If you haven’t seen the “The Purification Process,” at the Langston Hughes Performing Arts Institute, your chance ends this weekend. The dramatic-comedic play tackles everything from breast cancer to work, marriage, friendships and those cringe-inducing mother-daughter tensions – all of this viewed through the lenses of African Americans.
There’s a reason to focus on black women. While white women are more likely to get breast cancer than any other group, African American women are more likely to die from the disease. Race is appropriately inserted into this conversation. Racial differences in breast cancer survival rates are real and are attributed by researchers to a number of factors, including access to health care and the biology of different kinds of breast cancer. Research into genetic links may also help explain some of the differences.
Local theatre should serve a dual purpose, at once entertainment but also a reflection of the dialogues and tensions of its surrounding communities. Langston Hughes is a small theatre in the Central District fulfilling its role as a venue for art, ideas, politics and pop culture. “The Purification Process,” will have you laughing at some parts, crying at others. I’m compelled to write about the play and recommend it because of its power to inspire important conversations, and action, about cancer and health in African American communities.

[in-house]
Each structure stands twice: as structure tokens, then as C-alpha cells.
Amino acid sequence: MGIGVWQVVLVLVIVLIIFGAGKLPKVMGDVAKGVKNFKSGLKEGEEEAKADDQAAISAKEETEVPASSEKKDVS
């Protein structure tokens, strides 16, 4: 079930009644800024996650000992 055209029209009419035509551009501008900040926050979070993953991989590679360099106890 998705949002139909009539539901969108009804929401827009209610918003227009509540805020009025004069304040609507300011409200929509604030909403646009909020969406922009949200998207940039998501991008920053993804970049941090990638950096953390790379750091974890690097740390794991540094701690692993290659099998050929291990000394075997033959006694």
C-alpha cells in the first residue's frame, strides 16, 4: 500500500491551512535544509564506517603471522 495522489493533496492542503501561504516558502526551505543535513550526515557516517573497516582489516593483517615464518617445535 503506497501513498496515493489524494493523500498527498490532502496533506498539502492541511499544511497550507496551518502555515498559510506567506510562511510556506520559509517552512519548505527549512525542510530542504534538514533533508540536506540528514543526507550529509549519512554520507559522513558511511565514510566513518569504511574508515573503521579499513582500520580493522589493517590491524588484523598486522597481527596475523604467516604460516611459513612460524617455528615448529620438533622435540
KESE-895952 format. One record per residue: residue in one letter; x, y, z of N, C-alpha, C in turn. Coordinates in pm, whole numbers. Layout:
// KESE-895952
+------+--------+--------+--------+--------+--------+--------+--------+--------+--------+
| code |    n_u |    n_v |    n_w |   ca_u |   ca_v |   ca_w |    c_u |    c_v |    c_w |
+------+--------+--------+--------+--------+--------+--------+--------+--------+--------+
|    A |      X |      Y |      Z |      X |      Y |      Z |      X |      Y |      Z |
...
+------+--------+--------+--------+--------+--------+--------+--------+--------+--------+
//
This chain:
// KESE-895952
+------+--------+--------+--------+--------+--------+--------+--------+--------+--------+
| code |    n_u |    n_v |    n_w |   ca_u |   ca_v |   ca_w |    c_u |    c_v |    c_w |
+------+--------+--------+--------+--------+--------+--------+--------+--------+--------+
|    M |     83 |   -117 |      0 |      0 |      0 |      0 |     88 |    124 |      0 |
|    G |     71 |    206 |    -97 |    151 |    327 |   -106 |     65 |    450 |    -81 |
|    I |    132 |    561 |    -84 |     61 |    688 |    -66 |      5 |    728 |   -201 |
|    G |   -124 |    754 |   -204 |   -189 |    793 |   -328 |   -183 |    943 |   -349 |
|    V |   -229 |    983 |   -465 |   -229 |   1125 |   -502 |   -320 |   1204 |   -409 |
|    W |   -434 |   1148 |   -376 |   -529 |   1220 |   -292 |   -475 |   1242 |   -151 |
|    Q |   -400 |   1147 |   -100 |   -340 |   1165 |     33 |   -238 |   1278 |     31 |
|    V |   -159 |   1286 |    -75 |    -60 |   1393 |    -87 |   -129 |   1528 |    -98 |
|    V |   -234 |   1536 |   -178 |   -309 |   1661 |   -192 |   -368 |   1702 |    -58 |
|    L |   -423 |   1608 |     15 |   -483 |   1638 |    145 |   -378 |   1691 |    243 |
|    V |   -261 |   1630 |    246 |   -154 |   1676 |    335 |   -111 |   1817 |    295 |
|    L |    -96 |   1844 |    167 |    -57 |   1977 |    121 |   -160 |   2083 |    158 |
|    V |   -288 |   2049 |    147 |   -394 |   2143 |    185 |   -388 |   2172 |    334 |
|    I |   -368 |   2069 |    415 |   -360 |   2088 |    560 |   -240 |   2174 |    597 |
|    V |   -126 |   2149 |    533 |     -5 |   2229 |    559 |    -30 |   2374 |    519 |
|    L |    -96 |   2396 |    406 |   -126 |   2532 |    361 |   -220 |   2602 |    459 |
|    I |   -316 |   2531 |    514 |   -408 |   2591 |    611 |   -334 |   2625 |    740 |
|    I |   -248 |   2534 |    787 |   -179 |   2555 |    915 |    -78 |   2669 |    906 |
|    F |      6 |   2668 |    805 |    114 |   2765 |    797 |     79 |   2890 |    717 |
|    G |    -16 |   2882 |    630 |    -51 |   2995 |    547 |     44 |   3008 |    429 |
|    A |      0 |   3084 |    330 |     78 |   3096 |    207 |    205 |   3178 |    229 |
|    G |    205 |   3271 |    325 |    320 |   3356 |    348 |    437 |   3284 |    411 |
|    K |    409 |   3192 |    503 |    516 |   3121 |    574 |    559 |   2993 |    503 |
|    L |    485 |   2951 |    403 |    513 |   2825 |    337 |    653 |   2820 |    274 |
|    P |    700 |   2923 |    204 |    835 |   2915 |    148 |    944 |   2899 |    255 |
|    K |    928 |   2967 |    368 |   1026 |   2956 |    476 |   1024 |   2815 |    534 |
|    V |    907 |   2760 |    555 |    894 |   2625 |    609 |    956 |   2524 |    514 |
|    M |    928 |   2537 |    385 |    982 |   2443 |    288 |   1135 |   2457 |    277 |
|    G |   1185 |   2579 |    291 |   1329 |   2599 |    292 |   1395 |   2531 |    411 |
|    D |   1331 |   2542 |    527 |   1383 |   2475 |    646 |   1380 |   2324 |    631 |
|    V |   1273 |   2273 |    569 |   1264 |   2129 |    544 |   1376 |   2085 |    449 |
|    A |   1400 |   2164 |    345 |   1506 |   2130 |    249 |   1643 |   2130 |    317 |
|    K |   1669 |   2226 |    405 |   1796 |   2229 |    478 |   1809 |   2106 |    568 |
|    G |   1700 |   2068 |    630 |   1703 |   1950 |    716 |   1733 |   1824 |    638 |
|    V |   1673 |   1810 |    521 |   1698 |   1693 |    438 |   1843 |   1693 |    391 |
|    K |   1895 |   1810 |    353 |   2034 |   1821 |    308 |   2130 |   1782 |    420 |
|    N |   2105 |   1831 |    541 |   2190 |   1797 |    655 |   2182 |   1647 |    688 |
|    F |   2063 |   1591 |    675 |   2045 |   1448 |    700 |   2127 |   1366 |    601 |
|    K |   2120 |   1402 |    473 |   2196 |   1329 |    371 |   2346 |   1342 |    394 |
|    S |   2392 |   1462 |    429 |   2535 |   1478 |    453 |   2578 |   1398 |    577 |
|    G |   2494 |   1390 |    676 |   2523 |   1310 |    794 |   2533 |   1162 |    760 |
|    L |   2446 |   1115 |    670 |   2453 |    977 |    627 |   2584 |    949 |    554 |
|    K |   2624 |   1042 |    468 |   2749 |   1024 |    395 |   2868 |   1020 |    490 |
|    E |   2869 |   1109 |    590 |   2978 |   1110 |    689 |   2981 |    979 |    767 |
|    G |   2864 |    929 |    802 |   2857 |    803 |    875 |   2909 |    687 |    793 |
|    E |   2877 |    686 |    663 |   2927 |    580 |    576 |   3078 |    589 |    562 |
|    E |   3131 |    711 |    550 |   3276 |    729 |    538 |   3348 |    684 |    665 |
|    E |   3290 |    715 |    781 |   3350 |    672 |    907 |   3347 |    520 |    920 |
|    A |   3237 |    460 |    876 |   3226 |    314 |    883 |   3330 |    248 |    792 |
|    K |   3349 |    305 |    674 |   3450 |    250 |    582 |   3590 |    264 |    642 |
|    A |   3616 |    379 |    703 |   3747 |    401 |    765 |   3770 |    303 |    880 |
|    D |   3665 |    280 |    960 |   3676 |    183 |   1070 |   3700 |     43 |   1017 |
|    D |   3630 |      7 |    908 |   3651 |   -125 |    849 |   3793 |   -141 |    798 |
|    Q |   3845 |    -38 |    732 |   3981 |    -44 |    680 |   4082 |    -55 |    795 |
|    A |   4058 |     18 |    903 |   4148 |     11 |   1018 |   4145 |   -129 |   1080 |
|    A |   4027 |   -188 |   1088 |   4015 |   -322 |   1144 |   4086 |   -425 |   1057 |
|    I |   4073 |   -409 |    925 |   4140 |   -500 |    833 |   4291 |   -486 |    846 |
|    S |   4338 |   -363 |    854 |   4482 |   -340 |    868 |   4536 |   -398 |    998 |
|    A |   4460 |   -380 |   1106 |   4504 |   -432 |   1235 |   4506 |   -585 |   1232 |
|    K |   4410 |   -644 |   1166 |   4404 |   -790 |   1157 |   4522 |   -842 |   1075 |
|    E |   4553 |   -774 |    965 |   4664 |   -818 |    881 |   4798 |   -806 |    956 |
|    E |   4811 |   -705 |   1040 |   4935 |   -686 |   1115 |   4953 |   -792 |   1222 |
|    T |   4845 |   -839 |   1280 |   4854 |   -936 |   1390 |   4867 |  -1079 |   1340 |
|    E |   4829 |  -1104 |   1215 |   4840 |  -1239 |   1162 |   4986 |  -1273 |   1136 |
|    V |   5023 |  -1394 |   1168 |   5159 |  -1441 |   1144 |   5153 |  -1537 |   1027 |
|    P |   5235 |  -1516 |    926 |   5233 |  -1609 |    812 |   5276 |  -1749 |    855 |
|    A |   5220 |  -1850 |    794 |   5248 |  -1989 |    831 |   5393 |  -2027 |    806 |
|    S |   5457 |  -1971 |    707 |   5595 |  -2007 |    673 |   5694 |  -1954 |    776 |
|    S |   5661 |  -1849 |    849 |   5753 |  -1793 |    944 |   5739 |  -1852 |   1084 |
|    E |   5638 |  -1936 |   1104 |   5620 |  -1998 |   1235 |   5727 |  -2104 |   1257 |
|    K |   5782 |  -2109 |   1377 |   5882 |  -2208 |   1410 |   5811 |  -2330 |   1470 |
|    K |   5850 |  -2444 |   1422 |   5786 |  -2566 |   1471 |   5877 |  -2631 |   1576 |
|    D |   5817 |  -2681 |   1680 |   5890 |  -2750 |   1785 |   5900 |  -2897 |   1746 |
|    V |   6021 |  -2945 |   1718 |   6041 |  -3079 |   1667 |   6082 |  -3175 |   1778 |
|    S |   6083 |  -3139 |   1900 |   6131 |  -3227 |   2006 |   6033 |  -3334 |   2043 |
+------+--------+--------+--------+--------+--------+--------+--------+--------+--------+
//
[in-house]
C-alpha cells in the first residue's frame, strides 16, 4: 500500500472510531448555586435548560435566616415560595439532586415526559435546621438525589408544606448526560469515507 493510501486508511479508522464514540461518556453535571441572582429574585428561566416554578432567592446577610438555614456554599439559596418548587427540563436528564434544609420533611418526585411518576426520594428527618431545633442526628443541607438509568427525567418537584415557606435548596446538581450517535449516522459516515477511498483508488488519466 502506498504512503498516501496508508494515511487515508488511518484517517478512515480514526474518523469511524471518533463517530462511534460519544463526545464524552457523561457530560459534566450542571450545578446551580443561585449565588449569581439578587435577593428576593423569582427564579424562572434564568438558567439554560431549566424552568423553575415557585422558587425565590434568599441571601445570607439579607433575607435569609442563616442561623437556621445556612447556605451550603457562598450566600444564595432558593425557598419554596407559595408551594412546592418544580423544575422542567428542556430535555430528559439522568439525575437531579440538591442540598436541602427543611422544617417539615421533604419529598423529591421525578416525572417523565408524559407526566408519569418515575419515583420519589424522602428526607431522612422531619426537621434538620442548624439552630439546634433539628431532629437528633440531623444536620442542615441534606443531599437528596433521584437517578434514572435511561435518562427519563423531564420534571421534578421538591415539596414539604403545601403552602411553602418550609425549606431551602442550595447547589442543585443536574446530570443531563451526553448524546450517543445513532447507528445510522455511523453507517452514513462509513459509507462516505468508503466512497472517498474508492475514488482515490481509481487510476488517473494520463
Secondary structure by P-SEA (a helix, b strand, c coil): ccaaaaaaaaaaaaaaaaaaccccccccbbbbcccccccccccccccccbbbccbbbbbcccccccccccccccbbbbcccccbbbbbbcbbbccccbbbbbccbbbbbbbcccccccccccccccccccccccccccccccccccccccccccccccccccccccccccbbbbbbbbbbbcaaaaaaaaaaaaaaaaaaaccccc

There is a lot to discuss. Consider that:
Breast cancer diagnoses are on the rise in black women.
A Harvard study presented at the American Association for Cancer Research medical conference last year reported that within three years of a breast cancer diagnosis, black women were 50 percent more likely to die than white women.
In June, a Journal of the American Medical Association study found that black women are less likely to survive a breast cancer diagnosis within five years because they undergo fewer screenings, have poorer health and by the time the breast cancer is found it is often at an advanced stage.
Check out the You Tube clip below as one couple, Nate and Leslie Miles, offer their post-performance view of the play.